As for what you said above about not all characters changing, there's nothing wrong with that. From what it sounds like in your comments the problem was characterization and not change. If a secondary character is well drawn and believable they don't have to change. In real life people change and no one around them does. But in a story if the MC changes and those around him remain the same then the conflict increases because he has more to battle than he did when he was like them. It can work well as long as it's not a well developed character that transforms against a backdrop of stone figurines :(

Nadja

Dale Emery
03-20-2009, 11:57 PM
What role are the other characters besides the ones who do change play in the story?

One thing they do is demonstrate, through their words and actions, some of the values and beliefs and attitudes that relate to the MC's dilemma. Some characters demonstrate what happens if you don't change. Some demonstrate the very lesson that the MC is to learn. Some demonstrate an alternate way of resolving the MC's central dilemma.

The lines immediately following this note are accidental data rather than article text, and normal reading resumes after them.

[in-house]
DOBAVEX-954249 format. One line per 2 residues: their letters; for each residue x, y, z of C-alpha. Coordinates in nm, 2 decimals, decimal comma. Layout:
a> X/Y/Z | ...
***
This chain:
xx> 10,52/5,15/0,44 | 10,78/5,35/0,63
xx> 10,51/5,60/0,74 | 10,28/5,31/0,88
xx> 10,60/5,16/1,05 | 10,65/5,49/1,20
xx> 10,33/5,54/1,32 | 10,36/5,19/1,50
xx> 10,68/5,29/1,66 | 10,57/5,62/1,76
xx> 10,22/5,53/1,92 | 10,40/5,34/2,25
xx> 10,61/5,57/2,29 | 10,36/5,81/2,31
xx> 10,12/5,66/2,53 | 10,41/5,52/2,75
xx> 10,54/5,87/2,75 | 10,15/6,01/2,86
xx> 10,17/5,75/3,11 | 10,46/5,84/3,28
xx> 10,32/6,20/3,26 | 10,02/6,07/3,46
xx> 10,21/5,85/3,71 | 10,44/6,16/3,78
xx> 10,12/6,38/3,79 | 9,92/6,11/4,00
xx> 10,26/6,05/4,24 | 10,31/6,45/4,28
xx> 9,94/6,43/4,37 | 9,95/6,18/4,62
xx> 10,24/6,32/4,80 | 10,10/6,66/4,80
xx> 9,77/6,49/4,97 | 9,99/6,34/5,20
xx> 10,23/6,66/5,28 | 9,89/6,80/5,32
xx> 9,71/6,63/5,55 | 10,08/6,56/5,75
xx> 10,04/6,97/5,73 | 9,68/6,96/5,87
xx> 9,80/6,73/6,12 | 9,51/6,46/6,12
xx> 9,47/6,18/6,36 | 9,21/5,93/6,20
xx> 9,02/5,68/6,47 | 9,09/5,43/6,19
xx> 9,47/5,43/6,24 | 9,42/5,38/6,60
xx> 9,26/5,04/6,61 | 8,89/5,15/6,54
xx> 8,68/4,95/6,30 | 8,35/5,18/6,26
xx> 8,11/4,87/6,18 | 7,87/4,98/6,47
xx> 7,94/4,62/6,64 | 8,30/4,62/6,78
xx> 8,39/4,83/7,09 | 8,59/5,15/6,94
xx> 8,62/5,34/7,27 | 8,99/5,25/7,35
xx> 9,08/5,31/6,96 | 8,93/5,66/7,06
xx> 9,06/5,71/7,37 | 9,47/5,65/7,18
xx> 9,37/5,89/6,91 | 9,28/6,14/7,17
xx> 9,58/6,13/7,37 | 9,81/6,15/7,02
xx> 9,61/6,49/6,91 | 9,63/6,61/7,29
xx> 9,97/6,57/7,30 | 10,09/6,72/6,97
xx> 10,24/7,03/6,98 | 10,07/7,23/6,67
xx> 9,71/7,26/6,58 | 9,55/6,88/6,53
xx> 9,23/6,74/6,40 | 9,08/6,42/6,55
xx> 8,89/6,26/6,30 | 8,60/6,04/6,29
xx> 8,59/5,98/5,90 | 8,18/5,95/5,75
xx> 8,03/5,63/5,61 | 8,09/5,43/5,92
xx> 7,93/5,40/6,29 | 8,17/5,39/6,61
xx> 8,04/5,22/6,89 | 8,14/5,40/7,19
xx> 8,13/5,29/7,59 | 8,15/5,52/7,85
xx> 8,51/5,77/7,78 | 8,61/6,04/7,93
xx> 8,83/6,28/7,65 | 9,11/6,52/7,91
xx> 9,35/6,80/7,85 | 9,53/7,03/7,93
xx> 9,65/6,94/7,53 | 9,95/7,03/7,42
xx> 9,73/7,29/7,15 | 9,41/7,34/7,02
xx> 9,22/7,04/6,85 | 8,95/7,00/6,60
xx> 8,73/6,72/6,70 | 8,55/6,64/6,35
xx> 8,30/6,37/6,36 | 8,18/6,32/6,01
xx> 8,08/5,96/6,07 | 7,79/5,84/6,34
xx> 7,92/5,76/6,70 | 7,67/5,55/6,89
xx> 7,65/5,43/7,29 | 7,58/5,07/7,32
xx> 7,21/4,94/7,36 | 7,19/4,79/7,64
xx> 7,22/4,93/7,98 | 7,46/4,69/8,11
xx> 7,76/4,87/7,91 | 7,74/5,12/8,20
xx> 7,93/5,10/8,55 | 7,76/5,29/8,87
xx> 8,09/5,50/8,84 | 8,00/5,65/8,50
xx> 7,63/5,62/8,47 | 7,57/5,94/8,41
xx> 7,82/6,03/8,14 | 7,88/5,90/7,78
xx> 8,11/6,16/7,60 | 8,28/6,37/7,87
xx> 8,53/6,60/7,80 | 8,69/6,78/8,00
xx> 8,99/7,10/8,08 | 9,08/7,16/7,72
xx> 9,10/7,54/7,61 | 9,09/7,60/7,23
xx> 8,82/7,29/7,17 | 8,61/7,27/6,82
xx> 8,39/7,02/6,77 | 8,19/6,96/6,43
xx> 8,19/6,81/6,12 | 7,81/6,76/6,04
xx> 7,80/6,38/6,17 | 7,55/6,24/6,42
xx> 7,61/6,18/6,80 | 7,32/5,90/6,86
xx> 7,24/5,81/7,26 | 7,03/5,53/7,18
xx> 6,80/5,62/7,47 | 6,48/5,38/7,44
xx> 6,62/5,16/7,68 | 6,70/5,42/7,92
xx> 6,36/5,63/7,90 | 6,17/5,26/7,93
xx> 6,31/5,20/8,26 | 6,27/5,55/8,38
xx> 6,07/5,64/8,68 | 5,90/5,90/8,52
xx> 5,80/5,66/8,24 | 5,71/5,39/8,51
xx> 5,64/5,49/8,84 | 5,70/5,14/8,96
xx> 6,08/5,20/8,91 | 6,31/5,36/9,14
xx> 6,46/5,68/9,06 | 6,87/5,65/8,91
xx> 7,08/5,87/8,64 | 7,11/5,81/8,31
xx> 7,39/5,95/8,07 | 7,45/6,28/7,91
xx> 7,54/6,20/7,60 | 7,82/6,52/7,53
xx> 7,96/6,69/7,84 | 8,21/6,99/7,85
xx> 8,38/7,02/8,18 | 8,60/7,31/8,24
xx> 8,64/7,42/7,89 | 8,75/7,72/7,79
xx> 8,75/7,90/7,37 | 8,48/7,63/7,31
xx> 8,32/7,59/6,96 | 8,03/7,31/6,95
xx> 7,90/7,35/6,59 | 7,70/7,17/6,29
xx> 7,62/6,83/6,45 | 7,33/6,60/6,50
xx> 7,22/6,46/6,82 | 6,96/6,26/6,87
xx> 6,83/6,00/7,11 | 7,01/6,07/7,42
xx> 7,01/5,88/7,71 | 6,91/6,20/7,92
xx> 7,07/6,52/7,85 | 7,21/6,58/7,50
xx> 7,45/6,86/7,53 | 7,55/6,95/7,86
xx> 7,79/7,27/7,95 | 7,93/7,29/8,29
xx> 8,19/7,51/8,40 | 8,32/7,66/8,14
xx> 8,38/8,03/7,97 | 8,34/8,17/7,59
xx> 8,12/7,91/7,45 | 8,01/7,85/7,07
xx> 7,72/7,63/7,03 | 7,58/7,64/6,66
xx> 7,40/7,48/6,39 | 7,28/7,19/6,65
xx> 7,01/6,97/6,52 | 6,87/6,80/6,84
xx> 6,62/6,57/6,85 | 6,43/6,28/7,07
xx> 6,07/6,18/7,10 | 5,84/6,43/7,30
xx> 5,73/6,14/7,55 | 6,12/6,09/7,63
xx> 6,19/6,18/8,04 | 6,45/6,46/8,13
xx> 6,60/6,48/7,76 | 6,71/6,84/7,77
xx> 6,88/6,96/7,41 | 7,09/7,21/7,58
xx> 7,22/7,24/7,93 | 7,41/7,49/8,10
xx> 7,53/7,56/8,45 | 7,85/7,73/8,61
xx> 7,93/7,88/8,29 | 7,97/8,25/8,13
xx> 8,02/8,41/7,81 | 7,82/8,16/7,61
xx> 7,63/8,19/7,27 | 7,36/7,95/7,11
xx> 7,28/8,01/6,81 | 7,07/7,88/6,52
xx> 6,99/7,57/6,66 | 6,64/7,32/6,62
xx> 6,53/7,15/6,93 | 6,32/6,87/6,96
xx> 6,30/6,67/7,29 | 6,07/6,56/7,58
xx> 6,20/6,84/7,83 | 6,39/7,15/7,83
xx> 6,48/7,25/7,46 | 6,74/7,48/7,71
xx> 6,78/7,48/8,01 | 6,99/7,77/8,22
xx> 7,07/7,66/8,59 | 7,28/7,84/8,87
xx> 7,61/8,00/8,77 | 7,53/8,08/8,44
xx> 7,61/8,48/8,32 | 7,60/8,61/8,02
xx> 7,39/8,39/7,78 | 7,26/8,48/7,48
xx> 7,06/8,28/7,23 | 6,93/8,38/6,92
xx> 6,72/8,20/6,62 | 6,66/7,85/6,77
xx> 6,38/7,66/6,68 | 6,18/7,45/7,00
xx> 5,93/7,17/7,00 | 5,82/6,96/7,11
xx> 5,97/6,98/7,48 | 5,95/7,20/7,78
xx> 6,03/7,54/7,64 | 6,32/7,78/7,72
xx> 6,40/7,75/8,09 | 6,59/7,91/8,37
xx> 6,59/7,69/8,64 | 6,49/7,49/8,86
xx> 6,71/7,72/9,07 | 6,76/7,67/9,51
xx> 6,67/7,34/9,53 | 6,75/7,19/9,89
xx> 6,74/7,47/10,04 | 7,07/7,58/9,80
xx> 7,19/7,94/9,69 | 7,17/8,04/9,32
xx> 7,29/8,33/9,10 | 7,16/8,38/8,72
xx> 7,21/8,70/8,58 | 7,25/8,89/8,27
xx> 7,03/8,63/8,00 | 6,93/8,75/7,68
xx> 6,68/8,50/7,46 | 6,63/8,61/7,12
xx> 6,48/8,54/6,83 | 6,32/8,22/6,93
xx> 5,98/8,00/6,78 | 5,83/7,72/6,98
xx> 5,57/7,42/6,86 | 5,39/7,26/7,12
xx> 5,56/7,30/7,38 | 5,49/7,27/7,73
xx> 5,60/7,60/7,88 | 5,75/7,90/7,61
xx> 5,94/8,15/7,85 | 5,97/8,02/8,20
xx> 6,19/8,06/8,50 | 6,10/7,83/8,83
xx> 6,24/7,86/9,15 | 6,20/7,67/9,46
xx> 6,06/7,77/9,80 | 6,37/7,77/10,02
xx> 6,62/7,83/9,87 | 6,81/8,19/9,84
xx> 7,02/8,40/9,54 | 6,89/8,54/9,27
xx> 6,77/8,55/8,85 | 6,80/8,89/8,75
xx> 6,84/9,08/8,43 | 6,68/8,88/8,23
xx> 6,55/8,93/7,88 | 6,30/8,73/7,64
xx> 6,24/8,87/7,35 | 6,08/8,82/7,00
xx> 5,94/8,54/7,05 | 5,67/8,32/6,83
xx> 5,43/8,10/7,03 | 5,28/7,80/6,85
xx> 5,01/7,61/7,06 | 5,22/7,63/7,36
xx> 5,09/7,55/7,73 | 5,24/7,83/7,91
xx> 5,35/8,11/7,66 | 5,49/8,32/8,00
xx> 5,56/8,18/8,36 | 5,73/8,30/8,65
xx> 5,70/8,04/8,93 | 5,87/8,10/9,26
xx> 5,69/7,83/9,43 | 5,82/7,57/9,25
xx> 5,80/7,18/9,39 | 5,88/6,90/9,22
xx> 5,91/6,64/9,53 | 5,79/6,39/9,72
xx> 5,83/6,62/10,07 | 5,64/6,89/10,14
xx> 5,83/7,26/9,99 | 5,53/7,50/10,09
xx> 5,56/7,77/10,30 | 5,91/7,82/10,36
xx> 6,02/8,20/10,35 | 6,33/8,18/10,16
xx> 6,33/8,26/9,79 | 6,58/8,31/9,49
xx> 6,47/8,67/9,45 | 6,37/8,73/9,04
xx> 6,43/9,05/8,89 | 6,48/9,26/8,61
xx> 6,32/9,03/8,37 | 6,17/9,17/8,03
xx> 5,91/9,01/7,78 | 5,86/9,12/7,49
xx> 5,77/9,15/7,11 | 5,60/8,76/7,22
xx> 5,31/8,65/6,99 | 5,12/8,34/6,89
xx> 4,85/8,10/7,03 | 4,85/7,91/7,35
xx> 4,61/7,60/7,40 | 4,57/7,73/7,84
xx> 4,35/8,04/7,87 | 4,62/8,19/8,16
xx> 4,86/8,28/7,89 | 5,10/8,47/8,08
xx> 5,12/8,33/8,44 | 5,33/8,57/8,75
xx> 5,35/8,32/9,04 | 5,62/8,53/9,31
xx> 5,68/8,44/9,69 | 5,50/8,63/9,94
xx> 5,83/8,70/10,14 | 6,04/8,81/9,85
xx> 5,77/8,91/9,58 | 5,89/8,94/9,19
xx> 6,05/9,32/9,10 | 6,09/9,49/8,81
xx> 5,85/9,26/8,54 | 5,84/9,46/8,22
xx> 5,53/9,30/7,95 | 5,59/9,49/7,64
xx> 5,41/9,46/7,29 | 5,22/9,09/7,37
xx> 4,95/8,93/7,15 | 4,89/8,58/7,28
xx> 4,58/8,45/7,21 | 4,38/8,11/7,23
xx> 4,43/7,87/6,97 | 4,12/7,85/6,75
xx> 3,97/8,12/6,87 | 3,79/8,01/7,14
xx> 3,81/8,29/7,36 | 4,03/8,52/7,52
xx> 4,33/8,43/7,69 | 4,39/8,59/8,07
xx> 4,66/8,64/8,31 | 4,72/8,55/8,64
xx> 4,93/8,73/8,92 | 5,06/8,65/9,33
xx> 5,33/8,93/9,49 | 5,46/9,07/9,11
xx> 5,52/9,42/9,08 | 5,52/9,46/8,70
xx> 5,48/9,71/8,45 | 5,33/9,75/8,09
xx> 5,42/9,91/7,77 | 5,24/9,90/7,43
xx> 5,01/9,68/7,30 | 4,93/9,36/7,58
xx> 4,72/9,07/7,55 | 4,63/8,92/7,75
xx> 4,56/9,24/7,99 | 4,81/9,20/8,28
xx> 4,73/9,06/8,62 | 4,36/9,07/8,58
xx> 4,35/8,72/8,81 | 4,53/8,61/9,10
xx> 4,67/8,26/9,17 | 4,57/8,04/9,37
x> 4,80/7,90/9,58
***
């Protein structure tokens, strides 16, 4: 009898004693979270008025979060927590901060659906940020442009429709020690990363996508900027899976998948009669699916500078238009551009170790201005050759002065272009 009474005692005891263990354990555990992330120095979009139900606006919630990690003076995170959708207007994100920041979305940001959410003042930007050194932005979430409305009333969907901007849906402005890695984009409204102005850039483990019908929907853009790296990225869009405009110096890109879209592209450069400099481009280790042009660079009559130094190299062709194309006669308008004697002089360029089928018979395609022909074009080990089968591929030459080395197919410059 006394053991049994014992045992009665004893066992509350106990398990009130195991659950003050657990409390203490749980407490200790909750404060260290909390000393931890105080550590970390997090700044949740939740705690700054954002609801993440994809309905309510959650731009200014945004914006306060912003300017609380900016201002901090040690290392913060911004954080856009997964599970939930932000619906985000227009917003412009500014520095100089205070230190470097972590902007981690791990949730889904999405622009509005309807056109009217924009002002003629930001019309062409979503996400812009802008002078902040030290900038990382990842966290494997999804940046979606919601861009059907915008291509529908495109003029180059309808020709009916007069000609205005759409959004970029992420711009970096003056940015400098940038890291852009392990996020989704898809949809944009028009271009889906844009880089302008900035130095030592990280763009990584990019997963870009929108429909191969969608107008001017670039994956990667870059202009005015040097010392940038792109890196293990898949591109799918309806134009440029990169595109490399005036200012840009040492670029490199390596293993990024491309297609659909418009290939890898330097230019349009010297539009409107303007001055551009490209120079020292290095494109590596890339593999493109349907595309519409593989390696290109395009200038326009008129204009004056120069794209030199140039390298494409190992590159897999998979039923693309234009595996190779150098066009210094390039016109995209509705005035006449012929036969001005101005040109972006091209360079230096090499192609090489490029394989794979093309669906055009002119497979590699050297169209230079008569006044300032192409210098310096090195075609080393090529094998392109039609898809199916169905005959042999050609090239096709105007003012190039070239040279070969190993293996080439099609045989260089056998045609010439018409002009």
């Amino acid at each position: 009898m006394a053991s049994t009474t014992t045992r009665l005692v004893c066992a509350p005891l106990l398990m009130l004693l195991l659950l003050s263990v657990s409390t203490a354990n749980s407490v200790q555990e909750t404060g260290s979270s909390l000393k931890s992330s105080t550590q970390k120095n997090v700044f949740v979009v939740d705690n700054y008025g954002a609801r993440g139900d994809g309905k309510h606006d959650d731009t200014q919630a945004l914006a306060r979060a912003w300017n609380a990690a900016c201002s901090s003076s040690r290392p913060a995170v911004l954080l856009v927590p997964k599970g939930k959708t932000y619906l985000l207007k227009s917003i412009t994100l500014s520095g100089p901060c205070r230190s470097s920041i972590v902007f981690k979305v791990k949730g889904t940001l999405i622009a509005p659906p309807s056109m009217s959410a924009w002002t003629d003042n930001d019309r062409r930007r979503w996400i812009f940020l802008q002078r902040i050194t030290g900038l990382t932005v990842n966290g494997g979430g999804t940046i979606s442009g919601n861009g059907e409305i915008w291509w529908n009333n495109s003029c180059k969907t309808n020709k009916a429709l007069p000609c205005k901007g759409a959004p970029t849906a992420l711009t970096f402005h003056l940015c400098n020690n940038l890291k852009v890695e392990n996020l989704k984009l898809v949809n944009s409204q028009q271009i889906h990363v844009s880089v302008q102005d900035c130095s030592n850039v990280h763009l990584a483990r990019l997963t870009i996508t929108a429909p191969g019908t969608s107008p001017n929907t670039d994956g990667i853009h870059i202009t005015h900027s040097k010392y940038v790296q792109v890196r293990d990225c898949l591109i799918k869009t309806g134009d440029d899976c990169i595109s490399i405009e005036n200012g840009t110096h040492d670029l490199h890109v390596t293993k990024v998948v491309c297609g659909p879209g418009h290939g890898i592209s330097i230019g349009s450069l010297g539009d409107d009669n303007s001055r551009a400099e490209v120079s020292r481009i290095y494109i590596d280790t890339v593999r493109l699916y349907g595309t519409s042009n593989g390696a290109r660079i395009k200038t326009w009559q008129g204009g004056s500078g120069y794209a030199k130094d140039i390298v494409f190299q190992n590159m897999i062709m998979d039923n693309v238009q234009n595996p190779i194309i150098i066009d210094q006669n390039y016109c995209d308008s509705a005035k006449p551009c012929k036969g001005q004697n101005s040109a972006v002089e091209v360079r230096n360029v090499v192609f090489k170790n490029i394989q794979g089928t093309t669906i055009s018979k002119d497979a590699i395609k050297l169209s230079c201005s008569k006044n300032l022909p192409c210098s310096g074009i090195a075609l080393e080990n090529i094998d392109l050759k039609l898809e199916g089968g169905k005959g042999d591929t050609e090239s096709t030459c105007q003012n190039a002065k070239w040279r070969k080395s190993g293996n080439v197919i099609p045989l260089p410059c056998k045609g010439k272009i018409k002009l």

Other characters exist to contrast with the MC, or to provoke the MC closer and closer to the crisis, to the MC having no choice but to face the need for change.

Dale

DwayneA
03-21-2009, 12:28 AM
ah, I get it now!

Matera the Mad
03-21-2009, 05:19 AM
:hooray: :hooray: :hooray: :hooray: :hooray: :hooray:

DwayneA
03-21-2009, 05:24 AM
another good example of character development I understood was in "The Pearl". Again, only the protagonist evolved, grew, and changed. Kino wanted a better life for his family and give his son a chance to go to school. As the book progressed, his greed for wealth and the giant pearl changes him into a whole new person who beats his wife and kills a man. After a while on the way to the capital and on the run from people hoping to steal his pearl, he kills the trackers, but his son is killed. This loss finally convinces him to throw away the pearl, his dreams gone and his life and family in ruin. But hey, he did get his rifle!